Conference Website Basics #1: The Home Page

By tony | 10 Comments

As we get into hosting complete conference websites on CrowdVine, we want to start publishing on best practices for conference website design. This is article #1. Our philosophy is that the entire conference revolves around the attendee. Happy attendees let you make happy sponsors which lets you make a profit. That’s reflected in our design advice.

Independently, several of us picked Future of Web Apps (FOWA) as the best conference website design of 2010. Let’s use it as an example for talking about what content should be on the home page. Here’s the FOWA home page color coded: grey for basic information, green for selling points, blue for calls to action, and red for ancillary content.

Basic Information.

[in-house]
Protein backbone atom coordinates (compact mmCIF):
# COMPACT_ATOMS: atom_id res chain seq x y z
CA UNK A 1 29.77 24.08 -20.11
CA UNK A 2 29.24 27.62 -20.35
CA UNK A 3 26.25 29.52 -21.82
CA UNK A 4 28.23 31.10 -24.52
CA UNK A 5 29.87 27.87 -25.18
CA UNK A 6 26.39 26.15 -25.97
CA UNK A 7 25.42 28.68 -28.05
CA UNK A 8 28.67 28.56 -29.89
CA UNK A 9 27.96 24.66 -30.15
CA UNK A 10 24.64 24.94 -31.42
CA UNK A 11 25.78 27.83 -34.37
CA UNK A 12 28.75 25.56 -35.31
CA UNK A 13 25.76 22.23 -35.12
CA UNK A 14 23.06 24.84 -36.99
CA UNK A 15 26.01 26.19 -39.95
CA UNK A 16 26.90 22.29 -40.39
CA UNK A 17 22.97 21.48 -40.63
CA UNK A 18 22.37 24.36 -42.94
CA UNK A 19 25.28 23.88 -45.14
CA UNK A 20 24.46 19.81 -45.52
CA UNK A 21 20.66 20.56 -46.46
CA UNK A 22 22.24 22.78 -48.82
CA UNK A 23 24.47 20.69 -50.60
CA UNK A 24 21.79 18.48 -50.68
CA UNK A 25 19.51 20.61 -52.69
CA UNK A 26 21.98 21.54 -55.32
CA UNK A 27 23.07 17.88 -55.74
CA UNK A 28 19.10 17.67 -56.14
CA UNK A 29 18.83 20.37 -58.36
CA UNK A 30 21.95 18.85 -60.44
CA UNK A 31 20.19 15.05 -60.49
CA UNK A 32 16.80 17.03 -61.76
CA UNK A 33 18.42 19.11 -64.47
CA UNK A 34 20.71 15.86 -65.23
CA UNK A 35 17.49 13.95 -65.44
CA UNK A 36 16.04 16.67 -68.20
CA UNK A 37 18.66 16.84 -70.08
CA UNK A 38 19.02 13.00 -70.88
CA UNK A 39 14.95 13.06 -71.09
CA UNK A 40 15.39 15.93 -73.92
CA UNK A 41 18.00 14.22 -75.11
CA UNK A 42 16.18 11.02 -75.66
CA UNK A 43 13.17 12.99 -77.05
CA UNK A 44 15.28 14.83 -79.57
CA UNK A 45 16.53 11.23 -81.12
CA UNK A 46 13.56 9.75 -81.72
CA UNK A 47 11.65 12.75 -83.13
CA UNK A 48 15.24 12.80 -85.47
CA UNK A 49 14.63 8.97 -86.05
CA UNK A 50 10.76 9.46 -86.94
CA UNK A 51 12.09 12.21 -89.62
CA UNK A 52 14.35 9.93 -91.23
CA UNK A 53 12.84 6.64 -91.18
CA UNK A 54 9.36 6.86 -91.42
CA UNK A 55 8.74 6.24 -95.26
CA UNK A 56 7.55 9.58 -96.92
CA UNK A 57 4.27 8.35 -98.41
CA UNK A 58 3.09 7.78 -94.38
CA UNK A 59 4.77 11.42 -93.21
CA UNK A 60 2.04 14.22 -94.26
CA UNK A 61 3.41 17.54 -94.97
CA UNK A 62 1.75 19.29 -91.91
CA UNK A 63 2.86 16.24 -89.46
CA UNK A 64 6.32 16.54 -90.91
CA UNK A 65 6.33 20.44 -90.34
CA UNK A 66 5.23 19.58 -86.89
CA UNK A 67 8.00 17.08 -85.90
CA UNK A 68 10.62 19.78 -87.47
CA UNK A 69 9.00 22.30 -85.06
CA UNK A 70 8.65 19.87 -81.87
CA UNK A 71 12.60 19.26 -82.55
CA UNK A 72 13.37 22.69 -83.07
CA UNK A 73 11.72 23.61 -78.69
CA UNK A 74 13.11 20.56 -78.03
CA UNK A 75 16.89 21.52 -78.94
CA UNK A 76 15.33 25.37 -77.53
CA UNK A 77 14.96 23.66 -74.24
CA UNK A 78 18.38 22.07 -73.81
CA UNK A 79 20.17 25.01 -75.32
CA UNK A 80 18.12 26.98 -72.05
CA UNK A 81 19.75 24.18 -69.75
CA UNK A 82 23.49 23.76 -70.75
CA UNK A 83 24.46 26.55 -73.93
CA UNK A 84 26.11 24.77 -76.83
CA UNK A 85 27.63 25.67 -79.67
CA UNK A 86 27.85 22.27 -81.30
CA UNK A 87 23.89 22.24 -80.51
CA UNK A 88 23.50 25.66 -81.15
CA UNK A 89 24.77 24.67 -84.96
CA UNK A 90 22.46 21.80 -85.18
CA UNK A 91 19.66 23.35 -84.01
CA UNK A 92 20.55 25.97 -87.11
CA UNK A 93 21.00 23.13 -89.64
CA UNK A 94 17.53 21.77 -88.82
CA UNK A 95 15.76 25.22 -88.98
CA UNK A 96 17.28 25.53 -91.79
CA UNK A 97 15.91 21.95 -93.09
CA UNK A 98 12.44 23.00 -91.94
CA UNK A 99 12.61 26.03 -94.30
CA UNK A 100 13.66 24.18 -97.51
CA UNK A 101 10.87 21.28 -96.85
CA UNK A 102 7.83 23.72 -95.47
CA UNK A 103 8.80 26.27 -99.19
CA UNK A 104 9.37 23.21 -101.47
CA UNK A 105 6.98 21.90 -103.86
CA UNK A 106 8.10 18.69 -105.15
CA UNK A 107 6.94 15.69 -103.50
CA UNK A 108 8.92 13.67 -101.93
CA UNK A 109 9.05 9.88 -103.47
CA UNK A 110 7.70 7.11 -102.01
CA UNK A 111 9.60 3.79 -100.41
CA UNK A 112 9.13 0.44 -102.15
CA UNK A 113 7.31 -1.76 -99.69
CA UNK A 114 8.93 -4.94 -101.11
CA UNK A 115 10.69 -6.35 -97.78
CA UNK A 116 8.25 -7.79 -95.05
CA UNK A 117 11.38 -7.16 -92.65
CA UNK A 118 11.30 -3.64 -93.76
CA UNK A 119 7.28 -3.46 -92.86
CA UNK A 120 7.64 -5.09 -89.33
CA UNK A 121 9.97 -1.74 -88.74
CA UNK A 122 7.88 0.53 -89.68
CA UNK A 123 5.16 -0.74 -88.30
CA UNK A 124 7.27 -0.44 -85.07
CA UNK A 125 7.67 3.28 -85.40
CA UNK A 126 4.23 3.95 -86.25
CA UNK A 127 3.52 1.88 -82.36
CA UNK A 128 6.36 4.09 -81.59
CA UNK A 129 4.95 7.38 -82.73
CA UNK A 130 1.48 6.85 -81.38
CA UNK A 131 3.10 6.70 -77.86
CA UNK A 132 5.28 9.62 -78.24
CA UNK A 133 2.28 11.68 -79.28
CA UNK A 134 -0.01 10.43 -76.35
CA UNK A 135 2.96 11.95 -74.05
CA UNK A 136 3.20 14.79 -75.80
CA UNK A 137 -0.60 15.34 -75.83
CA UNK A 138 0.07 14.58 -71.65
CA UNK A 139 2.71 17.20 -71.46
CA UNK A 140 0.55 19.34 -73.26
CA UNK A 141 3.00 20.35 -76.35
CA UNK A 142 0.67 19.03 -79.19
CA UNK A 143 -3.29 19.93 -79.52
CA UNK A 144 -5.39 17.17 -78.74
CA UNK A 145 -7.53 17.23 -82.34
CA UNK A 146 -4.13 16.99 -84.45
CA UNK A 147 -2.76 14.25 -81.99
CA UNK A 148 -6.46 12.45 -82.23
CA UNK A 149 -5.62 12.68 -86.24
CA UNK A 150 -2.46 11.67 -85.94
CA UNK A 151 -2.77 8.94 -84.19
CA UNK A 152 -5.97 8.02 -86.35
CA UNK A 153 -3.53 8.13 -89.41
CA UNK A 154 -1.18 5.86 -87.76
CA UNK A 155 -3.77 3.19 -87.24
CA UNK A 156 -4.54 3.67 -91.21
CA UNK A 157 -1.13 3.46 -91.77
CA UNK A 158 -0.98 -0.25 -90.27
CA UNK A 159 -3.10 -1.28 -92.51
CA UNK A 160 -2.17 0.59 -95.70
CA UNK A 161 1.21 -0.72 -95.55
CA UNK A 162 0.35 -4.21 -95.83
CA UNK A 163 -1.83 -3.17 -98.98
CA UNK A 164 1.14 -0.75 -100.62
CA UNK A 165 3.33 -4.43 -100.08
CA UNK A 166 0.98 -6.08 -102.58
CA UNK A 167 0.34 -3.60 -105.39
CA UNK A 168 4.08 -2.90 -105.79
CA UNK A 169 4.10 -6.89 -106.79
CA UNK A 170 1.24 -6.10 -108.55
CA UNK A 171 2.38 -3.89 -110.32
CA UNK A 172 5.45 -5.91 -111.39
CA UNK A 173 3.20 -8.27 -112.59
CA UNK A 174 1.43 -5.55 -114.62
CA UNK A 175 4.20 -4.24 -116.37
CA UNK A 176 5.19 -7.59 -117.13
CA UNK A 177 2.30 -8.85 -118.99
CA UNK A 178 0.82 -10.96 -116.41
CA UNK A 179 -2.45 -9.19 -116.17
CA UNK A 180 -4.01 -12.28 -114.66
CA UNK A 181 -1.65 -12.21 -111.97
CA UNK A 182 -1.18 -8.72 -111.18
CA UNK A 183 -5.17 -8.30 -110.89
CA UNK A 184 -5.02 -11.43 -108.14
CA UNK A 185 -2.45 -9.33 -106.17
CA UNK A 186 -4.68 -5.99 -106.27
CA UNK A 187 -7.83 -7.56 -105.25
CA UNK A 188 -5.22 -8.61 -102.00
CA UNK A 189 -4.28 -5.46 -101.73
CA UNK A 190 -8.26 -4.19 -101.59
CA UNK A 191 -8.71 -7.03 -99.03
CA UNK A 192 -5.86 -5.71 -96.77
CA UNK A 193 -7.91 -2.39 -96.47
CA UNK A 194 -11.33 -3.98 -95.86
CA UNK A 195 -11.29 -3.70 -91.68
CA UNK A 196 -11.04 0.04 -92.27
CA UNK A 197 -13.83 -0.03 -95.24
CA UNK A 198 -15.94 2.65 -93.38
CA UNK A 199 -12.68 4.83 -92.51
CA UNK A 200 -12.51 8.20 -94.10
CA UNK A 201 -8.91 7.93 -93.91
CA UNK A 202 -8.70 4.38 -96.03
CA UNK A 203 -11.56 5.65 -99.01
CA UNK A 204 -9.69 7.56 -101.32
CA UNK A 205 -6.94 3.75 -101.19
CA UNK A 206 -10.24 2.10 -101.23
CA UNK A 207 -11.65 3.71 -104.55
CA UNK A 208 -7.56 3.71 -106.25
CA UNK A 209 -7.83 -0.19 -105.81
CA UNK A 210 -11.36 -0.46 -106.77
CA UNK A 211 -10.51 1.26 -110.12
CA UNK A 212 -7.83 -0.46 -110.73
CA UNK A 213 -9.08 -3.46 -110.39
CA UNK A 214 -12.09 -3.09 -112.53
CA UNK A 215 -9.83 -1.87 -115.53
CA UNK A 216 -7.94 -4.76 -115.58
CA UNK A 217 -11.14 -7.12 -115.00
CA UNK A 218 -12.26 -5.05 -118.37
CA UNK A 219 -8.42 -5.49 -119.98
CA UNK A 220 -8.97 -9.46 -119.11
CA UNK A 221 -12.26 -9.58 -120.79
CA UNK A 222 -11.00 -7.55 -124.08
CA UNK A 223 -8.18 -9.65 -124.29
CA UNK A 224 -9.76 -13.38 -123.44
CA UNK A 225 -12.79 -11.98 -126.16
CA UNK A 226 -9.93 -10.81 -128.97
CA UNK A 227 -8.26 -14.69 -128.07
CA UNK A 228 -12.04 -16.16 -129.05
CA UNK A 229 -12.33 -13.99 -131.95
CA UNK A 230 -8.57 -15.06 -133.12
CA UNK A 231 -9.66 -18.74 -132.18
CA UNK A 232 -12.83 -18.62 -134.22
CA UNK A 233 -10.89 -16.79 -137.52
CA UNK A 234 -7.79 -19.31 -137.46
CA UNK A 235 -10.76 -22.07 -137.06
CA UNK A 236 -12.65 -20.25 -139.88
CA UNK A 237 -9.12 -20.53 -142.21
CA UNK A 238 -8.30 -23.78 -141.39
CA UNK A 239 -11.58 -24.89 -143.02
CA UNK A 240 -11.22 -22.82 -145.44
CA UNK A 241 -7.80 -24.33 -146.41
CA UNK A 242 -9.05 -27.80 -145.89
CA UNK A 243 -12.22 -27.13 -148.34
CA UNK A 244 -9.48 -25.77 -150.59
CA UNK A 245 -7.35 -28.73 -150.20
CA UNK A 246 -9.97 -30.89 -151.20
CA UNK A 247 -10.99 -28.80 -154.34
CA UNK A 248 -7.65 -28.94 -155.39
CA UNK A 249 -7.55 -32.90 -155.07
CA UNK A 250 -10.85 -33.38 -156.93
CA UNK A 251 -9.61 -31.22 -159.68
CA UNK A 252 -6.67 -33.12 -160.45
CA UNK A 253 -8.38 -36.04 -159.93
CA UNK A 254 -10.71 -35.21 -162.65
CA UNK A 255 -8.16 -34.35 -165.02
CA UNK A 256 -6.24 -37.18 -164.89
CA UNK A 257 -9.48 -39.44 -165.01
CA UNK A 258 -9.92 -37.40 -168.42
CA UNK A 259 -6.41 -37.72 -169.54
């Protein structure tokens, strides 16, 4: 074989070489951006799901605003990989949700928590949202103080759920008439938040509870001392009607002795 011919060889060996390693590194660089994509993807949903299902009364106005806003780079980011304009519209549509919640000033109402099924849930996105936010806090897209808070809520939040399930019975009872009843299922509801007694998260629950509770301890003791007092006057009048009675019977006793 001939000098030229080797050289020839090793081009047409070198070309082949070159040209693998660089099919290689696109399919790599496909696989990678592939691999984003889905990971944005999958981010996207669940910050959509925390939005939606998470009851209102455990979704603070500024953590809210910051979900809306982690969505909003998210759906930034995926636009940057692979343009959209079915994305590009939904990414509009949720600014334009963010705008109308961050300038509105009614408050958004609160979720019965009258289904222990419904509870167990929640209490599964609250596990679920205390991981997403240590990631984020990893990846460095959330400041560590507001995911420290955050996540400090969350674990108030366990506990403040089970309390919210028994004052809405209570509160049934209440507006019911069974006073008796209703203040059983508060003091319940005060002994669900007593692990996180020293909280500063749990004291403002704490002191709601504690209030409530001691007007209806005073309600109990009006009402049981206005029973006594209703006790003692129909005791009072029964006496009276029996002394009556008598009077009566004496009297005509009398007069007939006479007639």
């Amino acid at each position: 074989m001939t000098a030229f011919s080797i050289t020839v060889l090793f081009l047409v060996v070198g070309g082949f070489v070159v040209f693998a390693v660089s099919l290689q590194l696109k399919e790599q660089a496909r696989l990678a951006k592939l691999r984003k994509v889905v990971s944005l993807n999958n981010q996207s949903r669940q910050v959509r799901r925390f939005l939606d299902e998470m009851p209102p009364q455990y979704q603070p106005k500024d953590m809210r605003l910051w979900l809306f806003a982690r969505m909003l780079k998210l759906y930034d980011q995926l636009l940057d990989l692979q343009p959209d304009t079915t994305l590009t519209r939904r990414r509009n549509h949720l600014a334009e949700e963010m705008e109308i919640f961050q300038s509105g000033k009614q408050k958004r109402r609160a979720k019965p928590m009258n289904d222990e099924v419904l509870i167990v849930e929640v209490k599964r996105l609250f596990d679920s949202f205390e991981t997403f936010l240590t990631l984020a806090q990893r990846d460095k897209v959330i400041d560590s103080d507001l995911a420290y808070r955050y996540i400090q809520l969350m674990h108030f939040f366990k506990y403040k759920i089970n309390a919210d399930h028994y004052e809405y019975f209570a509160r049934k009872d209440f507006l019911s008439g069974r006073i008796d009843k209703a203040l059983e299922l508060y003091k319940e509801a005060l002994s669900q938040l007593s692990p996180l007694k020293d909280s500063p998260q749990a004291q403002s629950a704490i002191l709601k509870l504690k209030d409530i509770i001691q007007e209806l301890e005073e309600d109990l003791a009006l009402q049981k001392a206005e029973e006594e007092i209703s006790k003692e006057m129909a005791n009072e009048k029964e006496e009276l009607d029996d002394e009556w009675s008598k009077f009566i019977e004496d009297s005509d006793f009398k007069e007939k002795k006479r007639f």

Potential attendees want to know that your conference is in the future as opposed to last year, that they haven’t already booked a wedding on your conference dates, and that your conference is in a city (and country!) that they would consider travelling to. Additionally, they are making their decision based on the content of your conference and they need easy access to that information. Here is a check list for the basics:

  1. Dates — we recommend including the year.
  2. Location — consider making this a link to Google Maps or your hotel/travel page.
  3. Program — Full schedule, program highlights, and speakers.
  4. Navigation — Many conferences include loads of links here. We’ve seen websites with as many as 35. We’d recommend limiting yourself to five top-level tabs and 15 total sub-tabs. Why? The time a visitor spends on your home page is measured in seconds–you want to guarantee that they find your strongest content.

Selling Points.
Figure out what the value proposition is and then make that as visible as possible. This is the content that convinces a visitor to attend. FOWA thinks attendees come for content and that’s reflected by covering half of their home page with promotions for their content. There’s just two things to do here.